Green Peace activist Laura Yates sits atop a flag pole in protest before B.C. NDP leader John Horgan delivers opening remarks to the New Democrat caucus at Legislature in Victoria, B.C., on Tuesday, May 30, 2017. THE CANADIAN PRESS/Chad Hipolito

B.C. shakeup brings new doubts for Trans Mountain

CALGARY — British Columbia’s NDP and Greens are vowing to bring the Trans Mountain expansion to a halt should they form government, one of several promises that could have widespread ramifications on the business community that extend beyond the pipeline project.

From B.C. to Bay Street, the alliance formalized Tuesday between the two parties served as a potential foreshock to the private sector.

Kinder Morgan Canada, the proponent behind the Trans Mountain expansion, made a tepid debut on the Toronto Stock Exchange, with its shares (TSX:KML) falling 4.5 per cent to $16.24 from the $17 they were priced at in the initial public offering.

The commitments outlined in the NDP-Green pact, however, are poised to have a more long-term effect on investment in the province.

The Greens and B.C. have promised to “immediately employ every tool available” to stop the Trans Mountain expansion, refer the Site C dam construction project to the province’s utilities commission, raise the carbon tax by $5 per tonne annually beginning next year and raise minimum wage to at least $15 per hour.

Green party Leader Andrew Weaver was blunt in his rejection of future fossil fuel infrastructure in the province, saying the promised jobs from the sector haven’t happened.

“I think British Columbians, quite frankly, are sick and tired of being told that the 20th century economy is the economy of tomorrow,” Weaver told a news conference alongside B.C. NDP Leader John Horgan.

Weaver called out Alberta Premier Rachel Notley’s advocacy of Trans Mountain, saying she is mistaken when she says there’s nothing B.C. can do to stop the federally-approved project.

“There’s an awful lot that can be done in British Columbia to stop the shipping of diluted bitumen in our coastal waters,” Weaver said, pointing specifically to the rights of First Nations.

Kinder Morgan Canada didn’t immediately respond to a request for comment on Weaver’s remarks. But Ian Anderson, the president of Kinder Morgan Canada, said in a statement earlier that the $1.75 billion IPO fulfilled the company’s final requirement to proceed with the Trans Mountain expansion.

“This is an exciting day for our customers for communities and for the many individuals who are relying on this project to deliver jobs and economic benefits to their communities,” Anderson said in the statement, which didn’t acknowledge the political challenges that could be ahead.

But others like Stewart Muir, executive director of Resource Works, a B.C. group that advocates for resource development, have raised concerns about the project’s fate.

“If this proves to be a lasting union, then it’s obvious that the Greens would pursue their anti-fossil fuel agenda,” said Muir.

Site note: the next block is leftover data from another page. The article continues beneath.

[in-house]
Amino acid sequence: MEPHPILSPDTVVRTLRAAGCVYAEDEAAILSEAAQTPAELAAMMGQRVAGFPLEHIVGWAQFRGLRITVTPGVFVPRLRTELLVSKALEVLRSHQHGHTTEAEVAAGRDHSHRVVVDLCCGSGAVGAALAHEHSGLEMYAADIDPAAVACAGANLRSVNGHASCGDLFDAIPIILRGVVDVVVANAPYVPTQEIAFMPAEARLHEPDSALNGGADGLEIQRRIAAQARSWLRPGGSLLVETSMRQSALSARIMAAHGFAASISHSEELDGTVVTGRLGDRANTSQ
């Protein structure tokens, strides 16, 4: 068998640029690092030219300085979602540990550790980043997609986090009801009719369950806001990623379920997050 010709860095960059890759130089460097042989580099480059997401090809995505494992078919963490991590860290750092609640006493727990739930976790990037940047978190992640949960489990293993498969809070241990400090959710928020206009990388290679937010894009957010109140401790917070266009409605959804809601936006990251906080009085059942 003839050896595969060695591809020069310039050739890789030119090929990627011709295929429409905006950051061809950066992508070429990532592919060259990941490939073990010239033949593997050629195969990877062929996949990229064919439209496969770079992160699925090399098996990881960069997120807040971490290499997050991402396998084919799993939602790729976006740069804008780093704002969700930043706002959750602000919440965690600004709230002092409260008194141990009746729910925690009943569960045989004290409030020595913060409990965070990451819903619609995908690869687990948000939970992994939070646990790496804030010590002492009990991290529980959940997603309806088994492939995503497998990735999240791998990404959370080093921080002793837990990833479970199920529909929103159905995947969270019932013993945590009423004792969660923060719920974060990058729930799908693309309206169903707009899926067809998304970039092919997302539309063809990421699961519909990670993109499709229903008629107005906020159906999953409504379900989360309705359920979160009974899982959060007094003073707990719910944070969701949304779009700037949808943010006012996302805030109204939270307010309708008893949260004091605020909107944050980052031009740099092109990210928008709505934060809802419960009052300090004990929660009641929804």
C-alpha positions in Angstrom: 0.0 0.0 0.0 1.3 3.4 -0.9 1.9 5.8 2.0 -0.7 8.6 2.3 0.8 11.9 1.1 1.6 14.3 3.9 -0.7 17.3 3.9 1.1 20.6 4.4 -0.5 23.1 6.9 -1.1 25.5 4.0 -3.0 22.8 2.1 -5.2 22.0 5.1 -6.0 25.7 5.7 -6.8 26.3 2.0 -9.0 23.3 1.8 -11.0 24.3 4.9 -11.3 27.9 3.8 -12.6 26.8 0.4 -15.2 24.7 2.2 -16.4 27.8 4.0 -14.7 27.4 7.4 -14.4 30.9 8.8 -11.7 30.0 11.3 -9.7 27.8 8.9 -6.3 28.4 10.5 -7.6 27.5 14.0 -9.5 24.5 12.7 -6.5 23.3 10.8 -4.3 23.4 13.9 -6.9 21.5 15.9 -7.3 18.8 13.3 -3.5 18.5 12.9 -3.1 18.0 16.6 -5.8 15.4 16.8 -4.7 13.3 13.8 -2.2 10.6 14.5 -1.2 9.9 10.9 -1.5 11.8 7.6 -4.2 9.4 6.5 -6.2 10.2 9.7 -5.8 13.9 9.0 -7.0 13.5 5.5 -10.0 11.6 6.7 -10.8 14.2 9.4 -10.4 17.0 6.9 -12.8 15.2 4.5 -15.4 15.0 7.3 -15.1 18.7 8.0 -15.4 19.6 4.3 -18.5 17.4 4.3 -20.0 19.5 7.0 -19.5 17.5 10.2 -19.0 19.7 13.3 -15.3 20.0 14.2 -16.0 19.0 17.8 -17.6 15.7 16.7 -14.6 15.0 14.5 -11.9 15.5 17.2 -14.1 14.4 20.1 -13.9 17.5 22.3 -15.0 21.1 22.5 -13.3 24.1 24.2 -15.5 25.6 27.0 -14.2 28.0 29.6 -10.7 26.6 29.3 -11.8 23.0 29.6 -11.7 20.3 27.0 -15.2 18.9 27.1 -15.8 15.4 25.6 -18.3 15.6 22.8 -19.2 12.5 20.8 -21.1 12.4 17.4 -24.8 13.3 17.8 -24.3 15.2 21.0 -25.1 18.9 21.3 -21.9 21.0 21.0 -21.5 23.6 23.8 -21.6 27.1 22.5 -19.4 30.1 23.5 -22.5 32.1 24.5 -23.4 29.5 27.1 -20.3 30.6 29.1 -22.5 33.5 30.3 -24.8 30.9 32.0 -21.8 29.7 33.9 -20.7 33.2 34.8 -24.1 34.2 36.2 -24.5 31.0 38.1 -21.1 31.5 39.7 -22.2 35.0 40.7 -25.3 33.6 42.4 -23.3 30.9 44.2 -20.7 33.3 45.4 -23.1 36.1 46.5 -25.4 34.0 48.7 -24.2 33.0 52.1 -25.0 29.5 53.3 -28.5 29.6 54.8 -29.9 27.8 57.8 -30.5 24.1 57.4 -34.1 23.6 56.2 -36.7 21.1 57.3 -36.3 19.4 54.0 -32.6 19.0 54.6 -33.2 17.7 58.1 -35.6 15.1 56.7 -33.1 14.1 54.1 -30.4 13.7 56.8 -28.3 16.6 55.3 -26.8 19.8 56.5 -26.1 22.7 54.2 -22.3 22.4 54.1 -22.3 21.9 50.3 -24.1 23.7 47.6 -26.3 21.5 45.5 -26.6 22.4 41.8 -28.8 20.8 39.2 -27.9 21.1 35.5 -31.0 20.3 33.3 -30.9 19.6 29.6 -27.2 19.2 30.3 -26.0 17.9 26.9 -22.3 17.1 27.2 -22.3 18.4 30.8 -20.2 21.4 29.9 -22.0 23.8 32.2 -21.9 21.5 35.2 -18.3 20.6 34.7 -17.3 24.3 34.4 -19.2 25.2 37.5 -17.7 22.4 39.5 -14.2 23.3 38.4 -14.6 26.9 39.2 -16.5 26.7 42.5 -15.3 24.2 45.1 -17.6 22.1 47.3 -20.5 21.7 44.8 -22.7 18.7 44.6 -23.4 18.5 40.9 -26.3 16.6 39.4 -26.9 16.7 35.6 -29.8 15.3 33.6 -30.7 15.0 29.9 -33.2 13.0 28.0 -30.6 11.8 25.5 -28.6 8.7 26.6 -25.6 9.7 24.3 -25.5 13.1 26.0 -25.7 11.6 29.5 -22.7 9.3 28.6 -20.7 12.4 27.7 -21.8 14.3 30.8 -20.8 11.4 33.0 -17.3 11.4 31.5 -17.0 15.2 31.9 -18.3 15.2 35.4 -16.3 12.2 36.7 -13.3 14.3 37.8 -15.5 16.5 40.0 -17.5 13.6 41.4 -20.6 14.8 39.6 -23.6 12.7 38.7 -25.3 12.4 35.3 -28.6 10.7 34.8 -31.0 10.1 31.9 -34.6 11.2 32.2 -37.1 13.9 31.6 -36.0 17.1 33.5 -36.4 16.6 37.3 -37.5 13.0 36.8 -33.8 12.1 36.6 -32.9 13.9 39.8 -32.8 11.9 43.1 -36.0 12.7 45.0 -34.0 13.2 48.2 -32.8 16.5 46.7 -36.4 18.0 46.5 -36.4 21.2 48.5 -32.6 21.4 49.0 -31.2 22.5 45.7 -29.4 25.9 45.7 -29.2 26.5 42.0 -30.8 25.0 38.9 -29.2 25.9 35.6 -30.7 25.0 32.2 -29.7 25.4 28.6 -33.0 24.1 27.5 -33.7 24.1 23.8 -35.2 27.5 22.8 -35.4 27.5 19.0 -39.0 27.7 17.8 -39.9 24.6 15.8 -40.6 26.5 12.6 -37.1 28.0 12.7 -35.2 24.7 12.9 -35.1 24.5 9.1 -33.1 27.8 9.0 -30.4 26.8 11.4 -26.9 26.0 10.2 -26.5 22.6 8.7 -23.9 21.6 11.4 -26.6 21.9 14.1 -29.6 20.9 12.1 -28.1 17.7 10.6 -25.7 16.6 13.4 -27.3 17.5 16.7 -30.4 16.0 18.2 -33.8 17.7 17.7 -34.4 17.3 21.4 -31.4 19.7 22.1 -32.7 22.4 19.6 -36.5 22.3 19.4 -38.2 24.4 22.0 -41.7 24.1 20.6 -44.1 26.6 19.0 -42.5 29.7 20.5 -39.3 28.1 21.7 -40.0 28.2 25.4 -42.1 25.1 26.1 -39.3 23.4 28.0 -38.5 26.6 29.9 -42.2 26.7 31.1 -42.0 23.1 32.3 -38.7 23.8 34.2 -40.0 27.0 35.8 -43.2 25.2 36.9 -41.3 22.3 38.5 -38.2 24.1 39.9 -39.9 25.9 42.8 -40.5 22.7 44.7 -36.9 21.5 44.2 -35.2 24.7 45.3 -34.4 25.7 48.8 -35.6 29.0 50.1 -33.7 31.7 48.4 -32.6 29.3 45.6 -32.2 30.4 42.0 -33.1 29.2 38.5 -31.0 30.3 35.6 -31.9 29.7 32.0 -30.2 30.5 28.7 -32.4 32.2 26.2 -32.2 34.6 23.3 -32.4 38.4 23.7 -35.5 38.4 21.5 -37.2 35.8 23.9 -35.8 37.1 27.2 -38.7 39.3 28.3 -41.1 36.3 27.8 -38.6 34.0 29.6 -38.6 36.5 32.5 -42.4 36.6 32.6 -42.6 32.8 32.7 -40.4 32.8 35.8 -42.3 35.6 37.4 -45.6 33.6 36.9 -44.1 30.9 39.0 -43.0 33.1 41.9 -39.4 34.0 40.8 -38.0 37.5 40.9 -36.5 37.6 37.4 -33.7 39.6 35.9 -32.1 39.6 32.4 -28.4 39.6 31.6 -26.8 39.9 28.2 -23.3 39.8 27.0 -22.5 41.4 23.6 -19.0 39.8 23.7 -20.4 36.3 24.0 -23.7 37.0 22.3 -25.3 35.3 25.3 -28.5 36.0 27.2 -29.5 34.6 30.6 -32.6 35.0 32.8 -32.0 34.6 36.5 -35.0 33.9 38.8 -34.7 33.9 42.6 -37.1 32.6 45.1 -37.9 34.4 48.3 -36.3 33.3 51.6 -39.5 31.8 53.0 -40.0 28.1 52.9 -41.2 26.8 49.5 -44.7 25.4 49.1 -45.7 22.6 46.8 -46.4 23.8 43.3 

He said the province could delay or deny road access and other permits needed for the project.

“Small potatoes really, but a potential pebble in the shoe of the project,” said Muir.

Hilary Novik, an analyst at political risk consultancy the Eurasia Group, said the province could also join legal challenges, while there’s also the risk that the position held by a B.C. minority NDP government could enable more protests.

“A risk we’re watching is just how an antagonistic government could increase the level of civil disobedience against the project, and that could be a real risk to construction and threaten more delays for Kinder Morgan,” said Novik.

“It’s really going to test Kinder Morgan’s resolve to move forward with the project against the heightened risk of delays.”

Both Prime Minister Justin Trudeau and Notley came out in defence of the project, with Trudeau emphasizing that the project is in the national interest while Notley reminded B.C. of the jobs it will provide.

B.C. Chamber of Commerce president Val Litwin said part of his job going forward will be reminding the NDP-Green alliance of the Interior’s perspective.

“Our job would be to remind that alliance that there’s a whole lot of province outside of the 604 (area code), there’s this whole other side of the equation that’s the 250, that mostly voted in the other side of the aisle,” said Litwin.

Desjardins Capital Markets analyst Kristopher Zack said in a note that the deal between the Greens and NDP presents another element of uncertainty for Canada’s oil and gas industry.

He said the general tone of the two parties is less business-friendly than with the Liberals, though he sees pipelines as under greater threat than shale gas development.

Construction of the Trans Mountain expansion is expected to begin in September, Kinder Morgan Canada said. The project would triple the capacity of a 1,150-kilometre pipeline than runs from Edmonton to Burnaby, B.C.

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